Sandiganbayan issues hold departure order on Aquino
In just an hour after posting bail last Friday, former President Benigno Aquino III was told that the Sandiganbayan had found probable cause on the Mamasapano case against him and that he would have to face trial, but that a warrant of arrest would no longer be issued since he had already posted bail.
The antigraft, however, issued a hold departure order (HDO) on Aquino.
Aquino went to the Sandiganbayan hours after his case was raffled off and landed with the Third Division, chaired by Presiding Justice Amparo Cabotaje-Tang, whom he appointed to the antigraft court in 2013.
He posted his P40,000 bail in cash for the usurpation of authority and graft charges stemming from the botched police operation in Mamasapano, Maguindanao in 2015 that led to the deaths of 44 police special commandos and became one of the lowest, if not the lowest, point of his presidency.
Aquino was accompanied by his two lawyers and surrounded by political allies, some of whom wore yellow— the Aquino family’s political color—inside the cramped but air-conditioned room of the Sandiganbayan Third Division, which will handle his case.
Aquino pinned his trademark yellow ribbon on the left side of his white long-sleeved barong Tagalog.
His sisters, brother-in-law, nephew and cousin watched a few meters away from where the group huddled with Third Division clerk of court, lawyer Dennis Pulma.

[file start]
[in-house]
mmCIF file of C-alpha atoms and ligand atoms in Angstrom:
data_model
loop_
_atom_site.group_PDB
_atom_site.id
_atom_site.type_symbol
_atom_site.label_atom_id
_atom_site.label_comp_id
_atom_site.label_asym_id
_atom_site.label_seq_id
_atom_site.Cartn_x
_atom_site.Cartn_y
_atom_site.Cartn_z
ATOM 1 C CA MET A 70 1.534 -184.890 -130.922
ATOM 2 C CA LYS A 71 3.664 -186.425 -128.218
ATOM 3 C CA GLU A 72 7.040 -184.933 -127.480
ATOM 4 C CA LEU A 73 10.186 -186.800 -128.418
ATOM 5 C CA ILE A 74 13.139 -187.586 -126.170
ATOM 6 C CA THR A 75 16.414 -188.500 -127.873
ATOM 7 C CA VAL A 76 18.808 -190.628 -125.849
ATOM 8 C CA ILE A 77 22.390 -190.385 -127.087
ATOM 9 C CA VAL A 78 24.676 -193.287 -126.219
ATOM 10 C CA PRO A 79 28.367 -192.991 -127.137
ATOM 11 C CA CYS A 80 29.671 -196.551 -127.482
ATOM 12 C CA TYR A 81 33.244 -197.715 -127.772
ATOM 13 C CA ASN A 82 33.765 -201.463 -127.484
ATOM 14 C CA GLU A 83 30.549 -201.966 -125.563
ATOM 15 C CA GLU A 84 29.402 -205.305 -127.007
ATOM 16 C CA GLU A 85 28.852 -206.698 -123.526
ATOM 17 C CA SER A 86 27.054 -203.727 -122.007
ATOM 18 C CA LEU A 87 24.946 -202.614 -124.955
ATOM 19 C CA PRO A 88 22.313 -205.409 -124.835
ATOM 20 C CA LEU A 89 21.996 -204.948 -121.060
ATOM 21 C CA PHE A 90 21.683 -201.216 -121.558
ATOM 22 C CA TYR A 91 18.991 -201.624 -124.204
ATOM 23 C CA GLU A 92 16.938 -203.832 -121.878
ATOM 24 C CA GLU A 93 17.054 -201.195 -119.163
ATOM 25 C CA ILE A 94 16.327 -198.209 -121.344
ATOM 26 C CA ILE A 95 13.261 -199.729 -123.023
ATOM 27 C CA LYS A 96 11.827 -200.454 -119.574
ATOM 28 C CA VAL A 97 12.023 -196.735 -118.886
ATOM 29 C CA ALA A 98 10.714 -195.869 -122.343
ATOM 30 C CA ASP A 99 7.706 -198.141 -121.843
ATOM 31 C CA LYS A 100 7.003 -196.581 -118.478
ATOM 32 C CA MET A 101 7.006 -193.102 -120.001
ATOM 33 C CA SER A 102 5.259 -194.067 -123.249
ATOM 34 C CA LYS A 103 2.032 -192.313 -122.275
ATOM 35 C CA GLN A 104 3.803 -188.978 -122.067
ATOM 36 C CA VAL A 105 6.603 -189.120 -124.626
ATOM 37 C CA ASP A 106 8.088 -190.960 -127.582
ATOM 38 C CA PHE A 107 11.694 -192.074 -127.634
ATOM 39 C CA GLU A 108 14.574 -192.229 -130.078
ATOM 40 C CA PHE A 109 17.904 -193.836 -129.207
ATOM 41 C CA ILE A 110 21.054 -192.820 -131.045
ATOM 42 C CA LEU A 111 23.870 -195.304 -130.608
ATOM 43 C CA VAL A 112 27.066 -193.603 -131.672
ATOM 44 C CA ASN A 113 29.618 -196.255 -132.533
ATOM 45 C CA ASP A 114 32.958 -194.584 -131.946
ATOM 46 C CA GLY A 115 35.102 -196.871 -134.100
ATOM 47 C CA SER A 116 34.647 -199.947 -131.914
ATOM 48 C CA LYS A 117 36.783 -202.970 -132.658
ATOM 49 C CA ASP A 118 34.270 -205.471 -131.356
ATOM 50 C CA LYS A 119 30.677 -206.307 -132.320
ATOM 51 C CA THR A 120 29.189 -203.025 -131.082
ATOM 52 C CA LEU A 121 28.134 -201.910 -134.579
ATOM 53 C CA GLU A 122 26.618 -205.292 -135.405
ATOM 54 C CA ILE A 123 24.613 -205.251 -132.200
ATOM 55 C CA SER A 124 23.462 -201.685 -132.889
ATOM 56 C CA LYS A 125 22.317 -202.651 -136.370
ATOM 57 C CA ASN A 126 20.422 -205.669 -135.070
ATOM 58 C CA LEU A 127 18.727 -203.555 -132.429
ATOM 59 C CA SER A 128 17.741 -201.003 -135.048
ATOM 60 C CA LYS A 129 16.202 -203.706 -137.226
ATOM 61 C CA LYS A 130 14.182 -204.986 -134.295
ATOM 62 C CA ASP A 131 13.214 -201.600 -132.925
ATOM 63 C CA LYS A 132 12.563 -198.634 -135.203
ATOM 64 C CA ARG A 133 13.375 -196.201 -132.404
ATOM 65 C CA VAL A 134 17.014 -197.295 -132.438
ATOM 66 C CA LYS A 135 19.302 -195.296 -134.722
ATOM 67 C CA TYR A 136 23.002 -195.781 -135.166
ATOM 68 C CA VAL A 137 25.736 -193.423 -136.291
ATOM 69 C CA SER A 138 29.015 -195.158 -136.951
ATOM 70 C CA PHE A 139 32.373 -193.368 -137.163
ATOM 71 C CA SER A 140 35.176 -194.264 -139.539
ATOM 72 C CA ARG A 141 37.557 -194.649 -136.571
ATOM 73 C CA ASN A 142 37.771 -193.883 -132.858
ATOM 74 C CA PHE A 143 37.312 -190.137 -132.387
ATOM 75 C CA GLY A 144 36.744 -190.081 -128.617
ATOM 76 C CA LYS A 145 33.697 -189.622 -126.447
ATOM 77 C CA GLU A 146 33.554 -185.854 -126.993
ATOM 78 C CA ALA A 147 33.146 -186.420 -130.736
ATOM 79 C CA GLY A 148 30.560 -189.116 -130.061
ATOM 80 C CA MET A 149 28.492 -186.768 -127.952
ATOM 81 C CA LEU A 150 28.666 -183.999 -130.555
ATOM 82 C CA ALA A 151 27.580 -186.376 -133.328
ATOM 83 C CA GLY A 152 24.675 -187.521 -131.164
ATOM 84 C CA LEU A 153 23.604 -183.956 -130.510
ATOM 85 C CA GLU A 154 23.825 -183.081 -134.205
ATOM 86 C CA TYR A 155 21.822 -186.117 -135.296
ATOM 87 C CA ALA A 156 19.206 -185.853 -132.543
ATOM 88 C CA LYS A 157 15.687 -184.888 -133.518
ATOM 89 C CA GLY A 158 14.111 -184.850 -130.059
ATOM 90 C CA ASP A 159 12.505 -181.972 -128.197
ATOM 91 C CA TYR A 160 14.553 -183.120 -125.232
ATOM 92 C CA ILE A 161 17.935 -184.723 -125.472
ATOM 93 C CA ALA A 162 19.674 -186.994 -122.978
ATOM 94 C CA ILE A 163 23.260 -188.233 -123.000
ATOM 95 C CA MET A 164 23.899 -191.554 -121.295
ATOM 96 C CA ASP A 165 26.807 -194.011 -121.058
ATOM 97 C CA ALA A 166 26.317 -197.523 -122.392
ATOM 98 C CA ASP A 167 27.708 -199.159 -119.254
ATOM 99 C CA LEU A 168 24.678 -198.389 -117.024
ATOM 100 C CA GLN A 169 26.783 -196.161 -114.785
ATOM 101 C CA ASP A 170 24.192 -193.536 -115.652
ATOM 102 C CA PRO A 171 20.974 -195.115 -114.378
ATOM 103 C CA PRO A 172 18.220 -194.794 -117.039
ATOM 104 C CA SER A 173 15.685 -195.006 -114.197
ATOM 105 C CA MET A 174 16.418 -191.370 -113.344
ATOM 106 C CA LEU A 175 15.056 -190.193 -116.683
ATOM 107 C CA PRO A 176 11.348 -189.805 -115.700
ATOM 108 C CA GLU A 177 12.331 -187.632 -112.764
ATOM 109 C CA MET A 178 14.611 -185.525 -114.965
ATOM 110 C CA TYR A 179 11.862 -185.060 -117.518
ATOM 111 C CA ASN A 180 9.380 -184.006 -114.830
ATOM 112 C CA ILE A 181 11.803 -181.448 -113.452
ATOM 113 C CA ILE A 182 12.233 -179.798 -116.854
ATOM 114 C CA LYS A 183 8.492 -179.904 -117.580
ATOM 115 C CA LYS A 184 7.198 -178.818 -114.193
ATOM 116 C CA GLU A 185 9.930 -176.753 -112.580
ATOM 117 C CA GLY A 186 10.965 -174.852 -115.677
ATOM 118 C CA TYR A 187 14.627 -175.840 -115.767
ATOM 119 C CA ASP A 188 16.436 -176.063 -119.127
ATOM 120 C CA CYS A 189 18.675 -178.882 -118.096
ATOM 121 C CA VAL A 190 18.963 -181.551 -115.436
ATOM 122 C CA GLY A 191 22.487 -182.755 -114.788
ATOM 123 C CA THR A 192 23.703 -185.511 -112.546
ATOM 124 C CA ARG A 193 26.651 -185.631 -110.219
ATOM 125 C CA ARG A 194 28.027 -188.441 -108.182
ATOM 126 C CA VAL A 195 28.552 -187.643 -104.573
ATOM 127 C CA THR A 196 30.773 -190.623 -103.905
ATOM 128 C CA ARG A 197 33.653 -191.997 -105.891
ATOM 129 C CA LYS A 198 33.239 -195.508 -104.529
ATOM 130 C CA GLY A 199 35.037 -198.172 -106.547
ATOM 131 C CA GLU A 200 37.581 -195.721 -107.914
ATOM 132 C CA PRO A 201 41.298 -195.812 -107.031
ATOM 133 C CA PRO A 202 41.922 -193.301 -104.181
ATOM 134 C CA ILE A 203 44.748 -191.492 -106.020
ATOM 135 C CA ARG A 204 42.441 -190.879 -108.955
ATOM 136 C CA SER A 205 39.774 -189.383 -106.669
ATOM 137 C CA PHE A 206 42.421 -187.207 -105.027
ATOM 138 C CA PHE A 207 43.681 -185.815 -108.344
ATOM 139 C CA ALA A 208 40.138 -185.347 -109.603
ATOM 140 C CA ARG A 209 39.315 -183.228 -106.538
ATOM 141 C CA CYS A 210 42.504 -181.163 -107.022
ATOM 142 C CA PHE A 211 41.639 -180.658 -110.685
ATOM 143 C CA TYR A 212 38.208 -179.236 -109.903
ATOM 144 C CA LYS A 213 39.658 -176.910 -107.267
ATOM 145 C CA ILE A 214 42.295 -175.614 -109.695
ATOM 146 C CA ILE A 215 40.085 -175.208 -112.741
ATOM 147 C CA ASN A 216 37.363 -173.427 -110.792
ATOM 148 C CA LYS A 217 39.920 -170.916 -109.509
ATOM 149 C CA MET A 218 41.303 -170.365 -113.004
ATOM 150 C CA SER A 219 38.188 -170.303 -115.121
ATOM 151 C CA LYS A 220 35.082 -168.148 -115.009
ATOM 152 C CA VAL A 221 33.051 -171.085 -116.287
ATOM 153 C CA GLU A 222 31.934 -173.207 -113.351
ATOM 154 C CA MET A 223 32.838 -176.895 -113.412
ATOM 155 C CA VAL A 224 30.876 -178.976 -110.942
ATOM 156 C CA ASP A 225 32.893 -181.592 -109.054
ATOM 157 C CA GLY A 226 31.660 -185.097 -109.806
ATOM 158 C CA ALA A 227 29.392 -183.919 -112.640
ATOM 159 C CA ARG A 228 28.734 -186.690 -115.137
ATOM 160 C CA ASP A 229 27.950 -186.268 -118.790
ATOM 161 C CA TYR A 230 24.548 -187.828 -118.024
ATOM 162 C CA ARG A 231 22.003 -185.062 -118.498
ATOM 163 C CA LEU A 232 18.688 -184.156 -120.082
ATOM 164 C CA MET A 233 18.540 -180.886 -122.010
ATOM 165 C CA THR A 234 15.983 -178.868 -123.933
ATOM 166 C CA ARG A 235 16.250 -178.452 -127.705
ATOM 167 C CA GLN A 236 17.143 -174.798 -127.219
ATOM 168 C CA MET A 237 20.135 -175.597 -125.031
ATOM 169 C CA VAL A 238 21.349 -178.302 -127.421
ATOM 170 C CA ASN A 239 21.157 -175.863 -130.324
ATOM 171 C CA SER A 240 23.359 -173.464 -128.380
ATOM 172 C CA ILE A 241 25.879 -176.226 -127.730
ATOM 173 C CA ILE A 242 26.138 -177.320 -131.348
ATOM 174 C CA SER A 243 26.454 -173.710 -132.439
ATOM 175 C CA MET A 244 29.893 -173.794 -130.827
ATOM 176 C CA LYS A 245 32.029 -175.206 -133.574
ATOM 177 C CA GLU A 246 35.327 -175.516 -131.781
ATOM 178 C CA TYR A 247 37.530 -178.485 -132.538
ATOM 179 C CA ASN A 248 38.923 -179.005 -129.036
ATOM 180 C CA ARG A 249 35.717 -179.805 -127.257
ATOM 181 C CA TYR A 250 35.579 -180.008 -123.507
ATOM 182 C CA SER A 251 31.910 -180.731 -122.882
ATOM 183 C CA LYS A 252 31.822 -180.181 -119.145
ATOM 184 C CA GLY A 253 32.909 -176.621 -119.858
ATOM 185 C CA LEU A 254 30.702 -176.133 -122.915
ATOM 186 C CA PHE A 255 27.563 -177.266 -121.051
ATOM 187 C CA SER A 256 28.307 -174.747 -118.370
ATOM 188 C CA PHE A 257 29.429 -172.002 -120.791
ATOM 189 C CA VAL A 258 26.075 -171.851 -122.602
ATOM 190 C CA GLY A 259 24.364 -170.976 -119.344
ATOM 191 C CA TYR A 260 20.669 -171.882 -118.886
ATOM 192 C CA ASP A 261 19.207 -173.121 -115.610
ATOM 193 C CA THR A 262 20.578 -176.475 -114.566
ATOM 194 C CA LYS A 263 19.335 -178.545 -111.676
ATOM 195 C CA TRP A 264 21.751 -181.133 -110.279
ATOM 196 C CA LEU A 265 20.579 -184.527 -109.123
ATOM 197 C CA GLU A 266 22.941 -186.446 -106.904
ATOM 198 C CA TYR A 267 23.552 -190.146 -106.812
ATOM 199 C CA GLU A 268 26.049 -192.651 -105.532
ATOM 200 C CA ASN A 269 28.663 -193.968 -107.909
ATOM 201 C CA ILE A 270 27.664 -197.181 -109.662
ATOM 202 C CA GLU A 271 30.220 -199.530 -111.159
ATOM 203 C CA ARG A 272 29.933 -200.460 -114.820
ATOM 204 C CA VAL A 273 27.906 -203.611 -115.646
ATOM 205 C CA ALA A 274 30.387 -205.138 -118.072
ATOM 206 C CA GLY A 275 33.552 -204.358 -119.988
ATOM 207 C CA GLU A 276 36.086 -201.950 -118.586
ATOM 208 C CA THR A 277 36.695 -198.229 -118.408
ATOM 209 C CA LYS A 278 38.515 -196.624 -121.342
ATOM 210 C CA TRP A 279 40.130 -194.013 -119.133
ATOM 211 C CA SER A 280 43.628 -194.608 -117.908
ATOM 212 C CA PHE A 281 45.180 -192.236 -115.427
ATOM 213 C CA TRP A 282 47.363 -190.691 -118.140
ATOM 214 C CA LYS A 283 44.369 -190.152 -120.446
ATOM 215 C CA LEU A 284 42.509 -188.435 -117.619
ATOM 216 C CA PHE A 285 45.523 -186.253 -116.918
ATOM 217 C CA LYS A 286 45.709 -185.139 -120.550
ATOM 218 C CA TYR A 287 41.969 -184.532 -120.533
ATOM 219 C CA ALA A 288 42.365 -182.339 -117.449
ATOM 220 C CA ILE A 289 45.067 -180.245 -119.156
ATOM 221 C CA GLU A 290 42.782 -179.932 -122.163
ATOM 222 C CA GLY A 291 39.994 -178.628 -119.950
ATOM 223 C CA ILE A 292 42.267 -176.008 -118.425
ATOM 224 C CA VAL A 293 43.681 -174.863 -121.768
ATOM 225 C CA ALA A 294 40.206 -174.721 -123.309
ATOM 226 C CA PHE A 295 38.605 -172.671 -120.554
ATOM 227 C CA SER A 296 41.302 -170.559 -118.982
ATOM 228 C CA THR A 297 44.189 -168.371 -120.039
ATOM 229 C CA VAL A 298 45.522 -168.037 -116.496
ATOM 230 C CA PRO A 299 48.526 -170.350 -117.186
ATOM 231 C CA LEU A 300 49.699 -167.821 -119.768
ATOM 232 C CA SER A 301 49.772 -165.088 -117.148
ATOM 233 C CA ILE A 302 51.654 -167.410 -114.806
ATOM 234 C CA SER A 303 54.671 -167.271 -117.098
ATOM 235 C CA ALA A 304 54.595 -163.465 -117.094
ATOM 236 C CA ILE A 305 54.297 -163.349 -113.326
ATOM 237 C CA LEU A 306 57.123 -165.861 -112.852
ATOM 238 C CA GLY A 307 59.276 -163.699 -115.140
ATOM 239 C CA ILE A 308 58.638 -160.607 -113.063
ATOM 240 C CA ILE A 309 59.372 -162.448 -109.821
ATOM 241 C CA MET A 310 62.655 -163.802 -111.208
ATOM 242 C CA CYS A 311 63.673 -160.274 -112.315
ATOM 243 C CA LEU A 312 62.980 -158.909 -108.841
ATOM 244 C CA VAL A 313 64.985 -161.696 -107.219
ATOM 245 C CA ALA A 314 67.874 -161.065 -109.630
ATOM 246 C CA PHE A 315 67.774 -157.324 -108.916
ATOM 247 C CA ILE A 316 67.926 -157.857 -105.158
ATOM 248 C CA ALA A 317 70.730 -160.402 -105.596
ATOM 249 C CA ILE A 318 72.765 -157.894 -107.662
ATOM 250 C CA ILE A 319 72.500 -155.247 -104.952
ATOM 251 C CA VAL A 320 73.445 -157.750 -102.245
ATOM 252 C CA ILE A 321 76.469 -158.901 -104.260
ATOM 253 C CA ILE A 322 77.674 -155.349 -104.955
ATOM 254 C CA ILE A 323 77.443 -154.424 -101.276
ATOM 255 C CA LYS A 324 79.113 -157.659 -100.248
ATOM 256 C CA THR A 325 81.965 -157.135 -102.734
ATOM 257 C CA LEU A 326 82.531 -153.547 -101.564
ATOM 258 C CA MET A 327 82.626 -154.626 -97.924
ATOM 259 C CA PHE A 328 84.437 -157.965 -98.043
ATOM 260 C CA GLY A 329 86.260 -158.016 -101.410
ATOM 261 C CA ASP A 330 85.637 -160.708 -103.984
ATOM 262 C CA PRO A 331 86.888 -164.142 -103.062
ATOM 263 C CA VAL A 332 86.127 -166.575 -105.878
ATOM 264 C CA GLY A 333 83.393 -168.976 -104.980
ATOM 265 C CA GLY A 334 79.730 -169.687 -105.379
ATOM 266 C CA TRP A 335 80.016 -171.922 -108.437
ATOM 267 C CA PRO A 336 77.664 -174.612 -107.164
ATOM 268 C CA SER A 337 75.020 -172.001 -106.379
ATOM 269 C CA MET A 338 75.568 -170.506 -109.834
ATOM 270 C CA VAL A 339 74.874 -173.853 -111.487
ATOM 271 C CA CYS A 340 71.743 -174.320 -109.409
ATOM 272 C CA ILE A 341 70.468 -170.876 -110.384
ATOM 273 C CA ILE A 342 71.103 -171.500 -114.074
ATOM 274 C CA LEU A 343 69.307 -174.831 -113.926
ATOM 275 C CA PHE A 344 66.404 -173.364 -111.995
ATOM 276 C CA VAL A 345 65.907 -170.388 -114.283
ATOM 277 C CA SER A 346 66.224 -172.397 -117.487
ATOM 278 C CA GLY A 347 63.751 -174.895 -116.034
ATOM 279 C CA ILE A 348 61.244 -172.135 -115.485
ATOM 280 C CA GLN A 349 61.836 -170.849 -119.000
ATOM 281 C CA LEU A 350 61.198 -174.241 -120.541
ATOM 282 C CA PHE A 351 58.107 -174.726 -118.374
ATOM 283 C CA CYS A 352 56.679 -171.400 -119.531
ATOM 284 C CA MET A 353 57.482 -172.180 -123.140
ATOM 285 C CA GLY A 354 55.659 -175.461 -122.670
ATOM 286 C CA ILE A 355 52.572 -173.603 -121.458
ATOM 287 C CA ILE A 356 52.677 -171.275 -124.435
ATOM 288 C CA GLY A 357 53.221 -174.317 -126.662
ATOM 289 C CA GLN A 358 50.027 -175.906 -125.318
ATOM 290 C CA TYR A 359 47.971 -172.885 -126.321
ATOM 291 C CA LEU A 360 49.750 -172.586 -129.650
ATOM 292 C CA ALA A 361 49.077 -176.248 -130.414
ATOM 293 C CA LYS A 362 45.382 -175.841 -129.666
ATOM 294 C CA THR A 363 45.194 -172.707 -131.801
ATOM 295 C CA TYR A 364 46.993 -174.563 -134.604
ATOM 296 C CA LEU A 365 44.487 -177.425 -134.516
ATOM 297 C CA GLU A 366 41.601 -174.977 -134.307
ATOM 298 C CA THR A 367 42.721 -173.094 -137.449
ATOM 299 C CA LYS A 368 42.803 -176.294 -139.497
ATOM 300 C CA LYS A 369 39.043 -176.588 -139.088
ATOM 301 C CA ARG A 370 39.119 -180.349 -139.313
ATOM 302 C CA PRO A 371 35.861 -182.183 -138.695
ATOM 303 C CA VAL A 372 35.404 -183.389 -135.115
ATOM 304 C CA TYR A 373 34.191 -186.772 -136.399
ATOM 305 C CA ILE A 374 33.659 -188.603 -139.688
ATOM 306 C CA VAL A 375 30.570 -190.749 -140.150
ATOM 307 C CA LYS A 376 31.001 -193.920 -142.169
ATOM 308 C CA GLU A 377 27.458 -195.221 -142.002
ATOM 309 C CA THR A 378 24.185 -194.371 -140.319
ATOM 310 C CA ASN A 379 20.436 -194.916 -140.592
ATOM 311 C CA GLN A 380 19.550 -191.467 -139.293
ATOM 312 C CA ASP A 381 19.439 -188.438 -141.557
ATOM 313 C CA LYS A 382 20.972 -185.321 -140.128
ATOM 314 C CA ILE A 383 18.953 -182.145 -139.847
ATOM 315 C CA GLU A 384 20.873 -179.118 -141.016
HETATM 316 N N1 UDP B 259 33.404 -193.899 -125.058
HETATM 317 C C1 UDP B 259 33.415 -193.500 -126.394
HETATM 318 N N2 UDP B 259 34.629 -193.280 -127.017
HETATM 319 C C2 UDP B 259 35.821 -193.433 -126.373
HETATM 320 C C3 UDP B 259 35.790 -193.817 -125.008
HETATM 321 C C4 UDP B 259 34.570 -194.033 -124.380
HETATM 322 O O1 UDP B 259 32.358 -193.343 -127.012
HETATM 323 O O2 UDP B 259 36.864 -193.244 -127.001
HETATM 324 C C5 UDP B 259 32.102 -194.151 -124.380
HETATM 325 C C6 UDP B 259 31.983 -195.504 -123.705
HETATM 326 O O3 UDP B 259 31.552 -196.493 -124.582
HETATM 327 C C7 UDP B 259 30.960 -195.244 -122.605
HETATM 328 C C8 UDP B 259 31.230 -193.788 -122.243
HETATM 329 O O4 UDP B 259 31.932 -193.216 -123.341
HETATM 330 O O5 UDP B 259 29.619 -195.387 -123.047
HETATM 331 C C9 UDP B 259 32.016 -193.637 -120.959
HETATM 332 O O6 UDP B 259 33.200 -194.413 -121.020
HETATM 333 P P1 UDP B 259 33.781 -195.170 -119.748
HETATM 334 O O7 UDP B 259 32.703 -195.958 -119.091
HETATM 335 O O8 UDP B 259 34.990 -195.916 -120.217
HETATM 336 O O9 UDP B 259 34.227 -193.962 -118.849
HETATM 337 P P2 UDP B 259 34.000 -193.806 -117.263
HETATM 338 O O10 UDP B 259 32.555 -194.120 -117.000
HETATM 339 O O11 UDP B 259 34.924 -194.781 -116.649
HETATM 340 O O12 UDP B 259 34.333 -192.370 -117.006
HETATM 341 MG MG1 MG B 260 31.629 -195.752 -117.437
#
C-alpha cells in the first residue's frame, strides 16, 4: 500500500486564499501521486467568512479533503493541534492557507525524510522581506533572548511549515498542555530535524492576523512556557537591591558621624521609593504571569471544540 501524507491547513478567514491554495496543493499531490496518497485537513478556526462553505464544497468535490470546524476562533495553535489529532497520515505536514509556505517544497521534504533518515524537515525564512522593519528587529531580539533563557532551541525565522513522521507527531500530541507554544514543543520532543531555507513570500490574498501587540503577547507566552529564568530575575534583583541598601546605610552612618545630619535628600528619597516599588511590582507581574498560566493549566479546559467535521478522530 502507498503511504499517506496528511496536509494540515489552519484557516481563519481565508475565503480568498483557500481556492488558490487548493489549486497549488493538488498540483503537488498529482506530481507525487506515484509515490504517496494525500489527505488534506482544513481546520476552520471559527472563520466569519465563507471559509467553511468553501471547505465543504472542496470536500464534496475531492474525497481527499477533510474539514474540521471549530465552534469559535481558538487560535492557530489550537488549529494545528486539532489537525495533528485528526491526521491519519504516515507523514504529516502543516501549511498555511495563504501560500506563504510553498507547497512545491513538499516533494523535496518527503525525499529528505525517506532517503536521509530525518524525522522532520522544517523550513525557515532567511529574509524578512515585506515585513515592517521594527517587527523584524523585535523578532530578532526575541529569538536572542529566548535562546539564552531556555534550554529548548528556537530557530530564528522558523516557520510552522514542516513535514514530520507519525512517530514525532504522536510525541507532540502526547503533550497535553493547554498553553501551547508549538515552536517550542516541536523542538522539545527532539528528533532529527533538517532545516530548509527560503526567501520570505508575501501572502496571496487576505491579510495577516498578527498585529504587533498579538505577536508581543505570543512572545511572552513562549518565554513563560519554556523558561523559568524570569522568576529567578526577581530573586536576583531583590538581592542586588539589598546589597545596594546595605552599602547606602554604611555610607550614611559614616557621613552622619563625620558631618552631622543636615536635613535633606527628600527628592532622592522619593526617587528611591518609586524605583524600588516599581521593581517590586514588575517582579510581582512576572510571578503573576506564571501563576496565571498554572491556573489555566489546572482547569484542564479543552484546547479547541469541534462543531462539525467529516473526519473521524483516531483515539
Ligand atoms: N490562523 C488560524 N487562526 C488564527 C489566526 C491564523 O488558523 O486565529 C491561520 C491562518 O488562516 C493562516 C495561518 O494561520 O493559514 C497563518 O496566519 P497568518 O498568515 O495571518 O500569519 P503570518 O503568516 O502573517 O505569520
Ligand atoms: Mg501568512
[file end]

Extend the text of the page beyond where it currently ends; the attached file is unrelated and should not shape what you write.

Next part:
It was Pulma who briefed the former President, said Abigail Valte, Aquino’s spokesperson.
“Atty. Pulma informed former President Aquino and his lawyers that the court had found probable cause and issued an HDO and (arrest) warrant. But the warrant would not be served since he already posted bail,” Valte told the Inquirer.
Posting bail ahead of the court found probable cause and issued an arrest warrant, and submitting his own photos in lieu of a police mugshot— although not unheard of —turned out to be a masterstroke by Aquino’s legal team.
It avoided the circus that usually ensued when the police serve an arrest warrant to a political figure—a scene all too common in the Philippines.
Aquino, as well as Tang in a separate interview, both stressed that posting bail was a constitutional right since the case is a bailable offense.
Aquino will be arraigned, tentatively on Jan. 12 next year.
While an HDO was issued on him, those who know the former President said it would be the least of all his concerns. Aquino is known not to be very fond of traveling.
His only foreign trip post-presidency was in Singapore where he was invited to speak at a forum. Aquino’s travels mostly consist of regular visits to Tarlac, his family’s hometown.
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